(x

(t

))

Formulation and Related Definitions 6

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• Two fundamental issues for MPC

– Persistent Feasibility: Problem P(x(t)) remains feasible for all t

– Closed-Loop Stability: x(t + 1) = f(x(t), μ∗N(x(t))) is stable

• We need to introduce some key concepts and definitions:

– One-step backward reachable set: P re(S) = {x ∈ Rn : ∃u ∈ U s.t. f(x, u) ∈ S}

– One-step forward reachable set:

Reach(S) = {x ∈ Rn : ∃u ∈ U, z ∈ S s.t. x = f(z, u) ∈ S}

Formulation and Related Definitions 7

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– N -step backward reachable set subject to system constraints:

R−j+1(S) = P re

(R−

j (S))

∩ X, R−0 (S) = S (4)

– N -step forward reachable set subject to system contratins:

R+j+1(S) = Reach

(R+

j (S))

∩ X, R+0 (S) = S (5)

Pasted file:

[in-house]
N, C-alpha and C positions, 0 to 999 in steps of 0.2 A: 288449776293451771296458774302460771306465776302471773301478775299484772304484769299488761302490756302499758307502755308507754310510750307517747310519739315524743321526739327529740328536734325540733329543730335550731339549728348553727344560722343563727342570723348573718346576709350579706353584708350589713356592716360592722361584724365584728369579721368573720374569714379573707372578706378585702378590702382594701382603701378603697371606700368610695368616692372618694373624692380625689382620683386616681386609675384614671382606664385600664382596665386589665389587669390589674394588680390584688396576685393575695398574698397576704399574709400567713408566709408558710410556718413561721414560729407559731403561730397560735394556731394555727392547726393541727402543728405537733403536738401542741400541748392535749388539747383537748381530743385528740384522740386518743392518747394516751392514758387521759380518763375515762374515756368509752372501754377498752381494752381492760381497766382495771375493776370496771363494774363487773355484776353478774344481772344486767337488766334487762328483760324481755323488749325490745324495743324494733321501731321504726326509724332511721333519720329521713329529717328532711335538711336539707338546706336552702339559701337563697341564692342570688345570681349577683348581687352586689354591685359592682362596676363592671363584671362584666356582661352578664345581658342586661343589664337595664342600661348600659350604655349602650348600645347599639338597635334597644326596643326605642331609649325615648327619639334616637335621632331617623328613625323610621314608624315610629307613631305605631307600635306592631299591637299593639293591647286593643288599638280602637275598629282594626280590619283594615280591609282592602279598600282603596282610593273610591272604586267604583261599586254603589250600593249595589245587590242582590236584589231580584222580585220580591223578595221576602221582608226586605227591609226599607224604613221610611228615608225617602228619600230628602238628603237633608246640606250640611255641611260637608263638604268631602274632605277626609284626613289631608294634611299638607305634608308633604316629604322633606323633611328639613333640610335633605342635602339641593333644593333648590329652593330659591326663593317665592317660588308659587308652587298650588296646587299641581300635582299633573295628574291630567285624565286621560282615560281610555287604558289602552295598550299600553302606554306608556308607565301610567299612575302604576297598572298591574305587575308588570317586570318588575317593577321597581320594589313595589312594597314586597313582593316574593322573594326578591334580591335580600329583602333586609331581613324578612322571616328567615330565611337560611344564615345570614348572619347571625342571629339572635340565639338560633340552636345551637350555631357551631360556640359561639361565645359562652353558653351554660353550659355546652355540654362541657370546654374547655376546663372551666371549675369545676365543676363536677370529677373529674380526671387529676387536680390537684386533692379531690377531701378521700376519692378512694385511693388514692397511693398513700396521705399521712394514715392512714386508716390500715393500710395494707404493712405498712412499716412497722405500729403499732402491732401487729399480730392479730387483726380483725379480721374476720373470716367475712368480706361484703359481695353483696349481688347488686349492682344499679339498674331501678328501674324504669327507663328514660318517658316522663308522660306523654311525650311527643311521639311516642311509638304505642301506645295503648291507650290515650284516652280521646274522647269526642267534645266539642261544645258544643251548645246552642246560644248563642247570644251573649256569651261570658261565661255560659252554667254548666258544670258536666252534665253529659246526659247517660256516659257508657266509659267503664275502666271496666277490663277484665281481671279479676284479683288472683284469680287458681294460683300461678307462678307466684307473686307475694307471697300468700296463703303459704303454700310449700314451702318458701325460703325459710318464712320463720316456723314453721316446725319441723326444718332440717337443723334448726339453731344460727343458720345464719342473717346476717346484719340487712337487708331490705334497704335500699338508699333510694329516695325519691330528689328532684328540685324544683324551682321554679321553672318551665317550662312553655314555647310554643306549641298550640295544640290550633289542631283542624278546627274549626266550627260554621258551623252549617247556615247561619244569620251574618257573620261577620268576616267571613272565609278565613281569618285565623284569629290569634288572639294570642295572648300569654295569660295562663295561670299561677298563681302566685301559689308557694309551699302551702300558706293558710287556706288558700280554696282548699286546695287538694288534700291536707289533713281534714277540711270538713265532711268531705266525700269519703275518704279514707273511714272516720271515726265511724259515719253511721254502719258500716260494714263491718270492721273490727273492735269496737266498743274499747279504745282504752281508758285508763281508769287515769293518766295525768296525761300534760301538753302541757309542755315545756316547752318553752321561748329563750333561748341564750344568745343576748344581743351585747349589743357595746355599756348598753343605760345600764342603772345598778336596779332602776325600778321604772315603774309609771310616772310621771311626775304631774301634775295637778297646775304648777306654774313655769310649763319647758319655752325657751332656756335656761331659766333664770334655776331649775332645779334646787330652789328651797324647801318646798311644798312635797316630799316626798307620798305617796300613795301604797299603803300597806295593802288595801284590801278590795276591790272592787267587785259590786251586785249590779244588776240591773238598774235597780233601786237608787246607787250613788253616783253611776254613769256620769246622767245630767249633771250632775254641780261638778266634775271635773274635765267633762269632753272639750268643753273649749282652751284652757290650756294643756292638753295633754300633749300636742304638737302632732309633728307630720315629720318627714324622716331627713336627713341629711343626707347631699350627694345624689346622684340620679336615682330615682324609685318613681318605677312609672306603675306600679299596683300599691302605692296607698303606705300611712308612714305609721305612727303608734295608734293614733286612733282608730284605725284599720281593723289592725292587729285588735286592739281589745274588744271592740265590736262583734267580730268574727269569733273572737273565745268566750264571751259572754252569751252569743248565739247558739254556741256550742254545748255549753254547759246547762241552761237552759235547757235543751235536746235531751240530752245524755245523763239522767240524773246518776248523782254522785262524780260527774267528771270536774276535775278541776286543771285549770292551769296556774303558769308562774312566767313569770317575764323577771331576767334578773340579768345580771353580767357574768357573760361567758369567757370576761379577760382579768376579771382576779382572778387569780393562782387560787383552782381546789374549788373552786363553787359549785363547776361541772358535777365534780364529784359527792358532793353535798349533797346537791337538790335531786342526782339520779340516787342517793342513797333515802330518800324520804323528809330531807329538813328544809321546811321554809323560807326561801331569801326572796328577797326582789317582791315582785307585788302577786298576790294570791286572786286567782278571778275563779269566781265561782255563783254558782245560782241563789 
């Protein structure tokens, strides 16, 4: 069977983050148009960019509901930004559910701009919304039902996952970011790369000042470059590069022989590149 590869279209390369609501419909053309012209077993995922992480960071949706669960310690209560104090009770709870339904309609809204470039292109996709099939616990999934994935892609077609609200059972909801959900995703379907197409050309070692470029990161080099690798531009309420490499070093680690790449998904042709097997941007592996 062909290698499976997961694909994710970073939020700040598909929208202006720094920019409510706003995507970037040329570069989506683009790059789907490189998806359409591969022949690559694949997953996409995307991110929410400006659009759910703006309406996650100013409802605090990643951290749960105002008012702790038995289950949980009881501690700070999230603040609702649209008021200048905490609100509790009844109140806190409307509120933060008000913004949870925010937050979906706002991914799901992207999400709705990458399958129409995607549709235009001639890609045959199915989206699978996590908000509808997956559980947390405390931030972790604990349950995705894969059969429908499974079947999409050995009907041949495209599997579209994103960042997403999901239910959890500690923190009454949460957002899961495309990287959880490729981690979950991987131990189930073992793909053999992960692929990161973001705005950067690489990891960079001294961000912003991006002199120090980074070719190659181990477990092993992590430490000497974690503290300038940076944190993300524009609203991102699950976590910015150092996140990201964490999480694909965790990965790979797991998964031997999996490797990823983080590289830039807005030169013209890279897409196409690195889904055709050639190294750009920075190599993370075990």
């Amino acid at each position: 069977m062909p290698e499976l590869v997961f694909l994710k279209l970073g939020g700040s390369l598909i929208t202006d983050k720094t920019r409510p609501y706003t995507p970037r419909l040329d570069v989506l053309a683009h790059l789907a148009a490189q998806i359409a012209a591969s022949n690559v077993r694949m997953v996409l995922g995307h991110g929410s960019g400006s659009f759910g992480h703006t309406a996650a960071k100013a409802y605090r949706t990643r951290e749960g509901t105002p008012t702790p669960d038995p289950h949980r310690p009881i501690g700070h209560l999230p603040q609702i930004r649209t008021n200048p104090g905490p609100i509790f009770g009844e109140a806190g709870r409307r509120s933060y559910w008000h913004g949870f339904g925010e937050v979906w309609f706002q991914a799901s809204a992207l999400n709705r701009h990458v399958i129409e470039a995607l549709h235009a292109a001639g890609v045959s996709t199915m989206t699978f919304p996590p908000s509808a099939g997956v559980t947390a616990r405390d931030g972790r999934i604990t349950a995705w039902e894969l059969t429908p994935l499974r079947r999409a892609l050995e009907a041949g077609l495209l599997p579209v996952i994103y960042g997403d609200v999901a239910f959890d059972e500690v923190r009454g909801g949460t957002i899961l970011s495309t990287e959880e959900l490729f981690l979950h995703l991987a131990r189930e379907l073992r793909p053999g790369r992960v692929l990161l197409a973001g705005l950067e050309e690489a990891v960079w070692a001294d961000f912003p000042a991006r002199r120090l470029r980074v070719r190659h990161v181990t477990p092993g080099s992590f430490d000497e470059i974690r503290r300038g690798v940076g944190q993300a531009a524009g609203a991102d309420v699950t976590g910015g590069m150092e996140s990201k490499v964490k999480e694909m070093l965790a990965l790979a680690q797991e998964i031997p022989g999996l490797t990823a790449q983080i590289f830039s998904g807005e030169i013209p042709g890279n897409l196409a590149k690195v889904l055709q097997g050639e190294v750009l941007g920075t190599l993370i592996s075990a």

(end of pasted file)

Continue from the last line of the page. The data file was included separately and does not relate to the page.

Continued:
– Positive Invariant Set: Given an constrained autonomous system

x(t + 1) = fa(x(t)), t ∈ Z+, x(t) ∈ X (6)

a set O ⊂ X is called a positive invariant set if

x(0) ∈ O ⇒ x(t) ∈ O, ∀t ∈ Z+

Formulation and Related Definitions 8

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– Maximal Positive Invariant Set O∗: positive invariant + contains all invariant sets con-

tained in X

– C ⊆ X is called a Control Invariant Set for the constrained system (1) if

x(t) ∈ C ⇒ ∃u(t) ∈ U such that f(x(t), u(t)) ∈ C, ∀t ∈ Z+

– Maximal control invariant set C∗: control invariant + contains all control invariant sets

contained in X

– Efficient algorithms to compute (control) invariant sets are available for particular classes

of constrained systems

Formulation and Related Definitions 9

ECE7850 Wei Zhang

Persistent Feasibility of MPC

• Feasible set Xk: the set of feasible state xk at prediction step k for which (3) is feasible

Xk = {x ∈ X : ∃u ∈ U, s.t. f(x, u) ∈ Xk+1}, with XN = Xf (7)

• can be equivalently defined as: Xk = P re(Xk+1) ∩ X, with XN = Xf

• Persistent Feasibility:

– start from any x(0) ∈ X0